Marie-Philip Poulin

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Staying on Top of Her Game

One thing is obvious since Marie-Philip Poulin won her first game and started giving interviews: she does not enjoy talking about herself. The three-time Olympic Gold Medal winner and Captain of the Canadian women’s national ice hockey team regularly deflects any personal questions, especially ones about her behaviour on the rink, instead she focuses her  attention on her team. It’s humbling, but perhaps inadvertently it serves another purpose — to turn the spotlight on all Canadian women in sports.

Known by fans as “Captain Clutch” or simply the GOAT of Canadian women’s hockey (and “Pou” to teammates), Poulin was born in Beauceville, Quebec, where she initially started out figure skating before following her brother’s example in playing ice hockey. When she was 15, she played in the first-ever women’s U-18 national game, her teammates were blown away by her skills. 

Poulin was still in high school when she was selected for the 2010 Olympic Winter Games. Poulin scored two goals and defeated the American team, and she returned home a champion. Even more stunning was her position. Poulin was in the fourth line, with no expectation of getting much time on the ice. This wasn’t her only crowning achievement.

In the 2014, Sochi Olympics, despite coping with an ankle injury, Poulin scored against the US with 26 seconds left to go, tying the game, and effectively securing another gold win in what is considered one of the greatest comebacks in Canadian history. In 2018, she returned to the Winter Games in Pyeongyang, taking home the silver medal.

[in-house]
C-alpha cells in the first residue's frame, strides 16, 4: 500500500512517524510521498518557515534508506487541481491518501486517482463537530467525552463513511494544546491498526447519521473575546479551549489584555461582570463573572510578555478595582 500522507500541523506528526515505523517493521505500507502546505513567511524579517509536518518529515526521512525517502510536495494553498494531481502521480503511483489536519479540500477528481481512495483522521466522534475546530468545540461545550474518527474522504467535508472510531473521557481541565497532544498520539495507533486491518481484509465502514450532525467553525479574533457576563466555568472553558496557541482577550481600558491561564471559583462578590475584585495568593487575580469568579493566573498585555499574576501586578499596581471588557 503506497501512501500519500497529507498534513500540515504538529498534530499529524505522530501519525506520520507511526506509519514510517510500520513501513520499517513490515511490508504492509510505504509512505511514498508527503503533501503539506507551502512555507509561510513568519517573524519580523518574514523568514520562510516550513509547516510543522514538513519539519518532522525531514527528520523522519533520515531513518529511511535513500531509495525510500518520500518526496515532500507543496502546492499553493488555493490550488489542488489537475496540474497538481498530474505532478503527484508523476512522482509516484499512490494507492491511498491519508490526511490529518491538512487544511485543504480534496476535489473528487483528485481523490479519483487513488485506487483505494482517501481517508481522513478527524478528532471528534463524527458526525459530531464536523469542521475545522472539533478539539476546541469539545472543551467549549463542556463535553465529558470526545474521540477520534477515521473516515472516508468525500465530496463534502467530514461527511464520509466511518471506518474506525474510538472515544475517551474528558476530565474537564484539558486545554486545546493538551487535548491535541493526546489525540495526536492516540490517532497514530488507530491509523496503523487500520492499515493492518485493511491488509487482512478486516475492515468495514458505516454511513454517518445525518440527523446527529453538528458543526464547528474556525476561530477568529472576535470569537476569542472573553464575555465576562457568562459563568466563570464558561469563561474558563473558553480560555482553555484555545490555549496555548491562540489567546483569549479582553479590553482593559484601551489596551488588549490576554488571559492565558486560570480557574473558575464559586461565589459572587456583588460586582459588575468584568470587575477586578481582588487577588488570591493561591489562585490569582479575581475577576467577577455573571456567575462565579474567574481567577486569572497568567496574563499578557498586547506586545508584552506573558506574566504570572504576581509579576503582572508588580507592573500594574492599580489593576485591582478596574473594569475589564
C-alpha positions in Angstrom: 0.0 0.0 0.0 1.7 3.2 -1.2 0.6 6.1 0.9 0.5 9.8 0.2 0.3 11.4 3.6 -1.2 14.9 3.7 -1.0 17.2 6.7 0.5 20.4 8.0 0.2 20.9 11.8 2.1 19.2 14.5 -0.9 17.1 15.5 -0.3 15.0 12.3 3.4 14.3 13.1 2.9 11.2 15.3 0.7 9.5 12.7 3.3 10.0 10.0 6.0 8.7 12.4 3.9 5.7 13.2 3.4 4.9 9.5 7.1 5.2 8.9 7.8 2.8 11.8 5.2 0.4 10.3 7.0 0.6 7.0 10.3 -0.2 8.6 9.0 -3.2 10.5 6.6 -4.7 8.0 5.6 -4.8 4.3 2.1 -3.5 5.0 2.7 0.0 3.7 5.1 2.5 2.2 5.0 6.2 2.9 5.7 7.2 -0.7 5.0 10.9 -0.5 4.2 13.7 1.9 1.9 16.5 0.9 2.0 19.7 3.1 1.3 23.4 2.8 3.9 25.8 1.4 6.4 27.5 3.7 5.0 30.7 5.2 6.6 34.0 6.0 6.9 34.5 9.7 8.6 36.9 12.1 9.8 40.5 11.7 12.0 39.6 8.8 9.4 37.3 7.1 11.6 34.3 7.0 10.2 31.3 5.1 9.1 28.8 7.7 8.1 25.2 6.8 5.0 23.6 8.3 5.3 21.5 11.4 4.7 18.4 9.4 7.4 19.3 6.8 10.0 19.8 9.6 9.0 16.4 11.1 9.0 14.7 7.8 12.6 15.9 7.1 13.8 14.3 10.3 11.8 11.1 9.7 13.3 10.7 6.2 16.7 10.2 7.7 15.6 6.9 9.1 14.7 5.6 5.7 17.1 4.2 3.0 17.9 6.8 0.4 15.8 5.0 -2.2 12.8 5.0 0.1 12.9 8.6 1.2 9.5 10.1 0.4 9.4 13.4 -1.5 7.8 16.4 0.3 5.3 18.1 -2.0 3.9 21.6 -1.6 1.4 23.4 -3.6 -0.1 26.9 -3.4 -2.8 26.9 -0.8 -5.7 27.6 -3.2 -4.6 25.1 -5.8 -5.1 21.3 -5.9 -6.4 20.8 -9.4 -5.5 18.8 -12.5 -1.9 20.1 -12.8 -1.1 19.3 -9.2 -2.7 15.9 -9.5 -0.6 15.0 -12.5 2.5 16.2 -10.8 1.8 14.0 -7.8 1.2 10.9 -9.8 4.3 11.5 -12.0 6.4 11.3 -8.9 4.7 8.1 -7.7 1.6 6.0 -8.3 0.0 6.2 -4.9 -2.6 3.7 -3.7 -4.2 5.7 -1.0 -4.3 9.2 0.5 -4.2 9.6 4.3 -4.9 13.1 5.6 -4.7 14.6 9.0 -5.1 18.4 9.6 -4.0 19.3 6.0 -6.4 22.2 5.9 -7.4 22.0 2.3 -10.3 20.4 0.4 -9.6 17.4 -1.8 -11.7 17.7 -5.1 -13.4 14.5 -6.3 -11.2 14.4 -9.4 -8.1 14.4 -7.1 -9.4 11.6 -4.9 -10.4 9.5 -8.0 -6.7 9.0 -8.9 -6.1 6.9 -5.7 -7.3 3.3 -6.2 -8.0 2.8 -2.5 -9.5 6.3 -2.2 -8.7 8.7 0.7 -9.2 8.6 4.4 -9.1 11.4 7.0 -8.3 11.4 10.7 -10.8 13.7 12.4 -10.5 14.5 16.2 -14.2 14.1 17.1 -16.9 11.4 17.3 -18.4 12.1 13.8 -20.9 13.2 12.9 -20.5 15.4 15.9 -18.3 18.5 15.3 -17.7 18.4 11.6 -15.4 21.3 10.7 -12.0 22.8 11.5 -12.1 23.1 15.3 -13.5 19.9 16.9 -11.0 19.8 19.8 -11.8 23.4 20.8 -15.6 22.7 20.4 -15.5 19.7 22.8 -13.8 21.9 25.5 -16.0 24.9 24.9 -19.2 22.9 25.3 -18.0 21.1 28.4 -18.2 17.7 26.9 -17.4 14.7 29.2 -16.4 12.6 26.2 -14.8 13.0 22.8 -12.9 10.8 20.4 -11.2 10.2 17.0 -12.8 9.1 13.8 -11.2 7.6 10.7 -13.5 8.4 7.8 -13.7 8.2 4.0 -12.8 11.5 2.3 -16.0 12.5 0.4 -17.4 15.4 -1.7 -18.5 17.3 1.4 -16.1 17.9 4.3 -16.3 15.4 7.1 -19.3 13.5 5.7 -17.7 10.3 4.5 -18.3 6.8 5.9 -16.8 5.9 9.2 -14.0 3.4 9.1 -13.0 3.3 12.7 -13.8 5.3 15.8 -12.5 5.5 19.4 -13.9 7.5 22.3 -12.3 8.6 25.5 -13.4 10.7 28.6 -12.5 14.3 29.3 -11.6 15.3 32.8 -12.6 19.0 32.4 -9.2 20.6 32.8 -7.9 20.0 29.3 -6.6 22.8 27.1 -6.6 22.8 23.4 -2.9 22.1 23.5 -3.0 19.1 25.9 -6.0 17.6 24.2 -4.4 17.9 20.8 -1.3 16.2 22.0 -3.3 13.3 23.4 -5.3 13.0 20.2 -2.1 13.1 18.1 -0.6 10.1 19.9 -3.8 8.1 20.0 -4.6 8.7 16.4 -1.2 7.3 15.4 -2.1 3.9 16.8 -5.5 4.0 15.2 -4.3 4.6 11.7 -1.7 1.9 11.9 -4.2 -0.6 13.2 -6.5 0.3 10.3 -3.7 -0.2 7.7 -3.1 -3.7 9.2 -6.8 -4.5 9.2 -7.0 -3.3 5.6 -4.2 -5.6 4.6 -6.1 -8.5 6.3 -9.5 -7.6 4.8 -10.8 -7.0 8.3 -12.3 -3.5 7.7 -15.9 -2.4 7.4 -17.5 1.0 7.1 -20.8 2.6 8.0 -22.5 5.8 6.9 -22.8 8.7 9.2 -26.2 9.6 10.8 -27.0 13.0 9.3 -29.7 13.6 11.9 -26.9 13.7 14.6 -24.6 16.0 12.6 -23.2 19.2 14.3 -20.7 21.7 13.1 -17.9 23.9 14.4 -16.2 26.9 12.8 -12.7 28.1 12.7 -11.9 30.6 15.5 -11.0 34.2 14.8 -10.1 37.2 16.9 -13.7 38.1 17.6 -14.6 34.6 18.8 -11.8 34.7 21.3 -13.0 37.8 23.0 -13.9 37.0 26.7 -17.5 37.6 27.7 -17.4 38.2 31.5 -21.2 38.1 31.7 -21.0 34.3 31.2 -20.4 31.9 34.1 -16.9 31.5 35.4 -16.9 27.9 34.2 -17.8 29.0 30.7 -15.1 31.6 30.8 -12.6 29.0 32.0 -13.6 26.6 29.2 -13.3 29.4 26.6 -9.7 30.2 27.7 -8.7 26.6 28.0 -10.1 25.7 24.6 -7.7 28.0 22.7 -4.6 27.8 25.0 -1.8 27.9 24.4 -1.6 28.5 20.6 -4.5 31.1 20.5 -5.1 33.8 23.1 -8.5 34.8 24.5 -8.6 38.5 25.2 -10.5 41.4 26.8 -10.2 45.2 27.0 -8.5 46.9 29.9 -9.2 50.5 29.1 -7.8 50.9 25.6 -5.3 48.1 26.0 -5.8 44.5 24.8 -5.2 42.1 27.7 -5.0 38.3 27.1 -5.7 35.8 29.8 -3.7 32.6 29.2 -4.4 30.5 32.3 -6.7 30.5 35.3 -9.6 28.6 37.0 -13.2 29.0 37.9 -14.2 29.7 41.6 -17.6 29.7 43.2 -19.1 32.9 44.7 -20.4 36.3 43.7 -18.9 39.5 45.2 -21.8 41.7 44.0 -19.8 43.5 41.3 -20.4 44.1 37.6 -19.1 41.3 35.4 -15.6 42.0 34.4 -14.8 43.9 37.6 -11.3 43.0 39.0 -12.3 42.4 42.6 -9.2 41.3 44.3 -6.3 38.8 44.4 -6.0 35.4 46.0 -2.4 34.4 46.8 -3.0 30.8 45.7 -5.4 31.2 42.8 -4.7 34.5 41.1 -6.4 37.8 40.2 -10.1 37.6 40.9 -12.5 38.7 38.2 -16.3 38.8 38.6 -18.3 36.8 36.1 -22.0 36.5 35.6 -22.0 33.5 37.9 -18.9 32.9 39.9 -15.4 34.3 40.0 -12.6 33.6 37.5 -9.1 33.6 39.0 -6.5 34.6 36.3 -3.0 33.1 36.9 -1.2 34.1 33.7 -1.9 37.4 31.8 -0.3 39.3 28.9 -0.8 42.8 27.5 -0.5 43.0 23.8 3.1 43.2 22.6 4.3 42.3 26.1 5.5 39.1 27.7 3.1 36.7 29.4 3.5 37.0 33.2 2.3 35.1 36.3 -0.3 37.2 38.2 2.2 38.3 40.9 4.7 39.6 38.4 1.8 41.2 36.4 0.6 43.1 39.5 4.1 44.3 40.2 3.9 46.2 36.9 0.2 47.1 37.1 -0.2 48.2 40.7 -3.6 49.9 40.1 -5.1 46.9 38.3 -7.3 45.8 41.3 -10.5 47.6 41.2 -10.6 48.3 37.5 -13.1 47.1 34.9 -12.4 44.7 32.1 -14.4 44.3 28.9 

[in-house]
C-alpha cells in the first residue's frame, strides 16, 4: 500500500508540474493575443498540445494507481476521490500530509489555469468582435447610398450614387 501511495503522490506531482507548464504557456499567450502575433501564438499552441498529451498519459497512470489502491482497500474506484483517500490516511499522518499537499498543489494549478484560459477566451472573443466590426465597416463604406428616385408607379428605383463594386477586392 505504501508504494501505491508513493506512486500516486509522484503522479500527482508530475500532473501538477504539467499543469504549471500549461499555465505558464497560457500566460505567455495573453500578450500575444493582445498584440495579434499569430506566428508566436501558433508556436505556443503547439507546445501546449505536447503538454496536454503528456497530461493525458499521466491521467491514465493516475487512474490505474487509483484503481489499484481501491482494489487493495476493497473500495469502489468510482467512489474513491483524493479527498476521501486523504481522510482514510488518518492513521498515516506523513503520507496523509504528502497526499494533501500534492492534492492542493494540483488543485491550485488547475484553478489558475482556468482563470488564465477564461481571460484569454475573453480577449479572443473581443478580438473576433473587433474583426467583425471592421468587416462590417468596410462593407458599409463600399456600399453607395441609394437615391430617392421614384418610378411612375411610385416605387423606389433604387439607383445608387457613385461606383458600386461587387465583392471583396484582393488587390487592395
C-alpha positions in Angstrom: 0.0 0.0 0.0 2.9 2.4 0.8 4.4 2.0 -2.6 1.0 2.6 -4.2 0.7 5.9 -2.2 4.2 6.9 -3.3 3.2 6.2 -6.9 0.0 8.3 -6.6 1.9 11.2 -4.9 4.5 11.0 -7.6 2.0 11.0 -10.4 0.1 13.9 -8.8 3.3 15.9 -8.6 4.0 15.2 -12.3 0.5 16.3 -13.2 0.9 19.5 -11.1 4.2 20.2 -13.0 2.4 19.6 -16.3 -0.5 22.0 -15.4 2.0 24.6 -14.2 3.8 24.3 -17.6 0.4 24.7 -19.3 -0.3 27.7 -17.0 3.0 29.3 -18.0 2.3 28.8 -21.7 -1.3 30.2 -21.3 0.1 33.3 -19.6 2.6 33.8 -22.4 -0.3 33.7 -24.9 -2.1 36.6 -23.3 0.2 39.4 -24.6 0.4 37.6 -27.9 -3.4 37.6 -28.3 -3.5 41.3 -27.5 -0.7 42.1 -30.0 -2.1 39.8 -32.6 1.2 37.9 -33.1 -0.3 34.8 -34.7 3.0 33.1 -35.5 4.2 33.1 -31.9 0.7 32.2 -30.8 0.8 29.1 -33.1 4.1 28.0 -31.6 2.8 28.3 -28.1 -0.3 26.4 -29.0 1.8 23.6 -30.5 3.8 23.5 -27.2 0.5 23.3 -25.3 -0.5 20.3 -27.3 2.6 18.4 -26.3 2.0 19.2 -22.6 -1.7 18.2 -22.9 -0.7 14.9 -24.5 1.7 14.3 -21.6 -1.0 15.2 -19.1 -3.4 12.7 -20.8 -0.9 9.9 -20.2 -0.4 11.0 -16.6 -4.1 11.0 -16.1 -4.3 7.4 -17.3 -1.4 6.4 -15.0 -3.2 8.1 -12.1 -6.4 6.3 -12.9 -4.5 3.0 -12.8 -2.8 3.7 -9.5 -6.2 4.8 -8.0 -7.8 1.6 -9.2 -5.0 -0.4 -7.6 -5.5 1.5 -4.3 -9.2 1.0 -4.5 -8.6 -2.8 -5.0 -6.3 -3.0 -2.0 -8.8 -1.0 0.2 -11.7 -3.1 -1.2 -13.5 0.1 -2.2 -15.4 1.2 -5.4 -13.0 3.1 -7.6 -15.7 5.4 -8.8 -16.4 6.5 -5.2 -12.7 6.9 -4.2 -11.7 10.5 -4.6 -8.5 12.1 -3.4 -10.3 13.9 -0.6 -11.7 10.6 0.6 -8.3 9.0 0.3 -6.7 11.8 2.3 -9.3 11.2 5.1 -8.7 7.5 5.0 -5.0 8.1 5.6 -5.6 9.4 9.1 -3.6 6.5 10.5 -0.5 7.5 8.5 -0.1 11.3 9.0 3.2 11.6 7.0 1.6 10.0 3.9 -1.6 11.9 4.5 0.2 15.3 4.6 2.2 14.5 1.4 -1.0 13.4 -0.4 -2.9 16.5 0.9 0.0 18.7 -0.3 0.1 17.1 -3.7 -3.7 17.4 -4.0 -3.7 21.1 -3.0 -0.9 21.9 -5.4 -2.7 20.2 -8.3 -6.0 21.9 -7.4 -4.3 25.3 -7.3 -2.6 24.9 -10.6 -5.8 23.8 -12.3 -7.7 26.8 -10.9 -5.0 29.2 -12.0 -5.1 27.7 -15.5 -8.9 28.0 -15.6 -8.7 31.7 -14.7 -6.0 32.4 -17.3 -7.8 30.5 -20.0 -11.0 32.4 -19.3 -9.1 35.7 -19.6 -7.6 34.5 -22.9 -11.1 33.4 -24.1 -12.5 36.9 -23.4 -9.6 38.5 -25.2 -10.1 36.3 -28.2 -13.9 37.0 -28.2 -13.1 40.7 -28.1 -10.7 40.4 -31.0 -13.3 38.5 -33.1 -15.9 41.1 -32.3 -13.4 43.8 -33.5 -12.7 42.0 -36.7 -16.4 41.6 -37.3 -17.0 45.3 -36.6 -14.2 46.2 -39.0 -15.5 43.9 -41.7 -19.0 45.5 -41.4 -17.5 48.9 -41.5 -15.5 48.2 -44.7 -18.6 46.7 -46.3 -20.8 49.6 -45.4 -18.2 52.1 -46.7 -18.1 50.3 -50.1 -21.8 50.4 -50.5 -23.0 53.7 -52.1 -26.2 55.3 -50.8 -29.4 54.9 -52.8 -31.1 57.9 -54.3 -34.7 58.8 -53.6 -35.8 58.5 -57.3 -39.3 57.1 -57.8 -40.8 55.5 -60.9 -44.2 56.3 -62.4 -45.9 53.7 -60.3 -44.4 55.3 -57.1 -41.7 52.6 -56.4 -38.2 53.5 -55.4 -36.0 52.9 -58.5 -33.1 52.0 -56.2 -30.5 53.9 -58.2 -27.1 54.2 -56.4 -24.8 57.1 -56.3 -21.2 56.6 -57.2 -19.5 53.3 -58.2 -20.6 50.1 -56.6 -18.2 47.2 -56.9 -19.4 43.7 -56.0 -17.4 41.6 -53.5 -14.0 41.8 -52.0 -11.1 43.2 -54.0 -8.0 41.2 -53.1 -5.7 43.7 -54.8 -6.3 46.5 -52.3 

With four consecutive Olympic appearances, three gold medal wins and goals in the triple digits, Poulin has already been earmarked for the Hall of Fame. Her input has been sought in the NHL, serving as a consultant for the Montreal Canadiens. She’s reportedly taking a break from playing professionally, but she’s still making history. When speaking to the press, she always makes sure to include her team. Talking of a recent loss, Poulin said, “This group is very special. We will learn from it.”

It’s that inclusive language that’s needed in women’s sports. Currently, fewer than 20 per cent of Canadian woman participate in sports, as opposed to 34 per cent in the United States. This underrepresentation could be improved by coaching or watching other players, or as research points out, having more women coaches. With role models like Poulin, Canadian women don’t have to look far, she’s making remarkable efforts to spotlight women’s hockey. Poulin regularly encourages women to watch live hockey games to effectively learn the needed skills.

Don’t expect Poulin’s hiatus to last long. At 31, she’s already talking about her desire to get back to the Olympics.


Kenny Hedges | Contributing Writer

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